The more the words, the less the meaning, and how does that profit anyone? — Ecclesiastes 6:11
What does poetry do with language? This question, shouted and shrieked by various avant-gardes of the early twentieth century, became increasingly relevant for Russian poets during the Soviet period. In the 1920s and ’30s, many learned that even as poetry uses words to forge alliances and break windows, words in poetry can also cause serious trouble: they can get you fired or exiled or killed. In the slightly warmer but artistically stifled atmosphere of the mid-1950s, the poet Vsevolod Nekrasov (1934–2009) started asking: what can poetry do for words?
Notes on the translational Gothic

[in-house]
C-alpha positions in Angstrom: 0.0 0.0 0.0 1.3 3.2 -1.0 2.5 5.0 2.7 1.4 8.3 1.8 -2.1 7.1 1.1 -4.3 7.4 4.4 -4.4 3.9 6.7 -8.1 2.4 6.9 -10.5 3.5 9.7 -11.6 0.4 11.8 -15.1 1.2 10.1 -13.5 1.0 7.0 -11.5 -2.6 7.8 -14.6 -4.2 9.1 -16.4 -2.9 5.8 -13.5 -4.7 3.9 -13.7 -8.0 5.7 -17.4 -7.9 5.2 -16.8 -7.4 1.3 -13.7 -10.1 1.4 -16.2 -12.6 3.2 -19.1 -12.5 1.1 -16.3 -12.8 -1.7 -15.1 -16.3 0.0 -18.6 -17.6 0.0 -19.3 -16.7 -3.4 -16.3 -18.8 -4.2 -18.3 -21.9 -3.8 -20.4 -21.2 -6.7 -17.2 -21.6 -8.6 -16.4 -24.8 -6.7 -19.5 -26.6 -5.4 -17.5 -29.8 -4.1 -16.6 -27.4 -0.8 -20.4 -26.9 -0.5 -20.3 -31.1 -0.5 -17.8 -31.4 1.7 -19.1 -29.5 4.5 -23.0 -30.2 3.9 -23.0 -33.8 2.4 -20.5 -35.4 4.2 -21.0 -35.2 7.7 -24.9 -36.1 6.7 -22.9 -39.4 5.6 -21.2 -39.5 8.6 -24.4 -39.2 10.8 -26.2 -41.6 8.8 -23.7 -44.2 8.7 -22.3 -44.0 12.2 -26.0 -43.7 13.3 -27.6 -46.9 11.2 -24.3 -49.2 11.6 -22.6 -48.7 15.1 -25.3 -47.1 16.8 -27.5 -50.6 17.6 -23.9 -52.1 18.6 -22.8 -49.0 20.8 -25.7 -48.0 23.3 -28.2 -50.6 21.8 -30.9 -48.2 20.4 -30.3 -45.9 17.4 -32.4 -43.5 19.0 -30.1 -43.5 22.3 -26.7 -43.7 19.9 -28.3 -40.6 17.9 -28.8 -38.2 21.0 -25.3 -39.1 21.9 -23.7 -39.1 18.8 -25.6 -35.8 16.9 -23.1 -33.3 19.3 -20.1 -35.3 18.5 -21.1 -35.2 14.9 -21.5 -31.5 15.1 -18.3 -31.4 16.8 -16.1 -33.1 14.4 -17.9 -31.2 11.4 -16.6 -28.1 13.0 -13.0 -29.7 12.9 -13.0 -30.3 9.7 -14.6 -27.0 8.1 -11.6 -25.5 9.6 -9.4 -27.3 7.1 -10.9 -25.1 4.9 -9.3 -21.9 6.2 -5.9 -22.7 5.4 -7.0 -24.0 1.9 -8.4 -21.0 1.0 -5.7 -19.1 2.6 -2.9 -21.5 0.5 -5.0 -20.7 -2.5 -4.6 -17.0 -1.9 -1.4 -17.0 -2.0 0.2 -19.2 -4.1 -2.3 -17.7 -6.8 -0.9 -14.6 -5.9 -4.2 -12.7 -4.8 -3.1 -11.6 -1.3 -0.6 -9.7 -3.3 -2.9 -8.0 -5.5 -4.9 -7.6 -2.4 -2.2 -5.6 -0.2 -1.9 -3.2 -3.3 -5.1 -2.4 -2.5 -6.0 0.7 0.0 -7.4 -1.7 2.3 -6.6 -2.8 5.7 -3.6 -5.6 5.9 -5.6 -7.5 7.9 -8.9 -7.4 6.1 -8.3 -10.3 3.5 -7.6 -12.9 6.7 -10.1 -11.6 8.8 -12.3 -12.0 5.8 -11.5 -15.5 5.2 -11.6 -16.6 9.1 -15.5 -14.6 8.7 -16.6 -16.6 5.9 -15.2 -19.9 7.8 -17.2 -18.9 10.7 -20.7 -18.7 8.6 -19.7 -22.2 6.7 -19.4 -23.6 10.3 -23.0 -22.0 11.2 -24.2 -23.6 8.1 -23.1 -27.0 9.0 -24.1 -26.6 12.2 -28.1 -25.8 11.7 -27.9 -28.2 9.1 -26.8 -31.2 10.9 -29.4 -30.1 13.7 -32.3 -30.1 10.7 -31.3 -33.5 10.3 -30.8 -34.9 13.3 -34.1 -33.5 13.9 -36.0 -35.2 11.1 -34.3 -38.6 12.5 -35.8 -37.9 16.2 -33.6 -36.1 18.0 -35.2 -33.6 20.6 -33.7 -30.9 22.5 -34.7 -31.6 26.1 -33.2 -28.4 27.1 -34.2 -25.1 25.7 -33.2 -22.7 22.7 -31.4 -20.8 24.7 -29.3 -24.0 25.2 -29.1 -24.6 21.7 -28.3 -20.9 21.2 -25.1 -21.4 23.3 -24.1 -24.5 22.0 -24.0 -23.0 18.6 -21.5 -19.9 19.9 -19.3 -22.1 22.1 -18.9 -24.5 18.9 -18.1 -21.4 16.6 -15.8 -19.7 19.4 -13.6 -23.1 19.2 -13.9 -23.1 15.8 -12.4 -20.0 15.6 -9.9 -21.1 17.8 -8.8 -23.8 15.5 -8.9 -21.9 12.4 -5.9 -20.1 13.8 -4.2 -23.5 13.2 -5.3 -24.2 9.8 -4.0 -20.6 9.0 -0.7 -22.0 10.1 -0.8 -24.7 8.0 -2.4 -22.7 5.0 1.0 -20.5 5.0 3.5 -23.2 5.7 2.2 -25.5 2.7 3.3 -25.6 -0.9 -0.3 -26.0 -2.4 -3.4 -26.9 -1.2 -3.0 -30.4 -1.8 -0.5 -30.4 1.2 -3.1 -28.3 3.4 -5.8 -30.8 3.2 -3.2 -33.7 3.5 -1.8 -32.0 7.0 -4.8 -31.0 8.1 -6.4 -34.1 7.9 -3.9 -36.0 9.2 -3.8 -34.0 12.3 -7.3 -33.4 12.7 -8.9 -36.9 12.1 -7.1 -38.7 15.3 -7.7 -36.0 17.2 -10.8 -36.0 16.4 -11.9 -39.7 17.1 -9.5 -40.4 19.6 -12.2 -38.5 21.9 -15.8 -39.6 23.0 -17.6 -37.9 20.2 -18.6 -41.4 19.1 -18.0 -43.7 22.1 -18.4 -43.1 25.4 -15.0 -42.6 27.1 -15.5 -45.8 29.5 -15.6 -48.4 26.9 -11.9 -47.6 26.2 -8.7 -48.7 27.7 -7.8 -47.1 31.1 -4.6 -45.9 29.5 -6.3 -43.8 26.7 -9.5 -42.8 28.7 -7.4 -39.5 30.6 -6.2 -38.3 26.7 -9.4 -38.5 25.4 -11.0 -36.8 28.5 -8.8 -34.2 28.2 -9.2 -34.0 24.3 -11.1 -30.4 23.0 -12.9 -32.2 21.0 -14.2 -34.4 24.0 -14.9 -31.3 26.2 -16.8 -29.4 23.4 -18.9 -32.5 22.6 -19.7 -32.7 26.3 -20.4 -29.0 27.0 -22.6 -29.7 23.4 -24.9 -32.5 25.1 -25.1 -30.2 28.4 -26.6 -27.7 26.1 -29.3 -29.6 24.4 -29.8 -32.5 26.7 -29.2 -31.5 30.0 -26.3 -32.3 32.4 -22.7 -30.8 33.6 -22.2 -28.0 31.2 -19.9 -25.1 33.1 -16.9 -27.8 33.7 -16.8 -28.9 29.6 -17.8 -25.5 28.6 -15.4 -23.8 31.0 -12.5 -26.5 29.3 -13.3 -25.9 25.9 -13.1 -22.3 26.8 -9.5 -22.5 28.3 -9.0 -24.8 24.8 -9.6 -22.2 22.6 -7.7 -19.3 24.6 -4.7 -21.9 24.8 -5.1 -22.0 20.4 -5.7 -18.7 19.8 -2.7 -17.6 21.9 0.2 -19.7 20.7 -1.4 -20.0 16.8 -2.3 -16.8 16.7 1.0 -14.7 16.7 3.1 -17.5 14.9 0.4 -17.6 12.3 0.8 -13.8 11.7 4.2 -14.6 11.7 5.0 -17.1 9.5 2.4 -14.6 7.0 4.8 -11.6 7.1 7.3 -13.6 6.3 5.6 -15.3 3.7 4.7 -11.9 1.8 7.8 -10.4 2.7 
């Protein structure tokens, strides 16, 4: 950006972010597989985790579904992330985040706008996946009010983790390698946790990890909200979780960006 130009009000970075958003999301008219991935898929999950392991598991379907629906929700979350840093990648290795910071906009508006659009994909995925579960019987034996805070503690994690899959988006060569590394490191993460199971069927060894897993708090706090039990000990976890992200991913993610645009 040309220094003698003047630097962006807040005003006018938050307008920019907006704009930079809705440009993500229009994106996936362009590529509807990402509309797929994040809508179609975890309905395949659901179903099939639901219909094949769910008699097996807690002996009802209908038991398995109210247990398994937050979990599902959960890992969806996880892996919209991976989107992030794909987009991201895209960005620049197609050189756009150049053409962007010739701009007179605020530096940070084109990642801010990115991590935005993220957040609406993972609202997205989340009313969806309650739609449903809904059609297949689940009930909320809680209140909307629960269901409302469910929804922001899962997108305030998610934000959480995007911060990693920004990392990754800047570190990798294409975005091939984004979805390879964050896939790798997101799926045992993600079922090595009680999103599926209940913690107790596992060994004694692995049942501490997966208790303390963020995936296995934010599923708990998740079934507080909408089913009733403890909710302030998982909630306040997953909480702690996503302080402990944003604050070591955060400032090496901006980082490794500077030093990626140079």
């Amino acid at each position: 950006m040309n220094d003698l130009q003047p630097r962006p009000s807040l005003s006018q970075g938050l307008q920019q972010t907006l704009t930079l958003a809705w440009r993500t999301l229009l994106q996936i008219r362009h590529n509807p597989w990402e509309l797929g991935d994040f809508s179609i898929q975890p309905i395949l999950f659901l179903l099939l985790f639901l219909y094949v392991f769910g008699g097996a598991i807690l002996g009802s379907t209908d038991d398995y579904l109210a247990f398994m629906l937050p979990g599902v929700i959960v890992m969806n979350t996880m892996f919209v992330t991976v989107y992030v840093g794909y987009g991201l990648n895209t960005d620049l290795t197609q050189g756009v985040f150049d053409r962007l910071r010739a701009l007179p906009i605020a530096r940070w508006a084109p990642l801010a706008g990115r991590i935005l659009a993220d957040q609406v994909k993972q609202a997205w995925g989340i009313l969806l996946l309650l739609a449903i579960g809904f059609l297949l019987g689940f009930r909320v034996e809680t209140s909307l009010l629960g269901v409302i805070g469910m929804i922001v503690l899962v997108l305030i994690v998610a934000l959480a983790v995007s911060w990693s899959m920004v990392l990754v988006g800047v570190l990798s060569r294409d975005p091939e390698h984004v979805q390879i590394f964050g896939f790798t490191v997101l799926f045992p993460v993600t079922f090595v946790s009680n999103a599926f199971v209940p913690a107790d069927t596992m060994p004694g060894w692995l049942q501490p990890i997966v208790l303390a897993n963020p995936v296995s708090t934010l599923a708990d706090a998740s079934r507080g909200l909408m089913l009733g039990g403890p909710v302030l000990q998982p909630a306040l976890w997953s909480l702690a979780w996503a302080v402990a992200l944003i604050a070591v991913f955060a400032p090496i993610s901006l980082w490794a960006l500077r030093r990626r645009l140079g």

Or, how the weird enters the world, part two
The term “Gothic” is marvelously, if disconcertingly, fluid, designating at times both barbarian horde and proto-nationalist regime, pagan chieftain and Christian theocrat, aesthetic atrocity and high art; thus to speak of the “translational Gothic” is to speak of both the wild mutations possible through “infidel” translation and the wild translations implicit in the survival of the term Gothic itself. John Ruskin describes the Gothic as “the rough mineral … submitted to [the analysis] of the chemist, entangled with many other foreign substances, itself perhaps in no place pure, or ever to be obtained or seen in purity for more than an instant.” He nevertheless thinks that this instant — knit into the mess of centuries — is definable, much like Walter Benjamin’s faith in a translation that only momentarily, fleetingly touches upon the meaning of the original — or the meaning of “originality,” for that matter.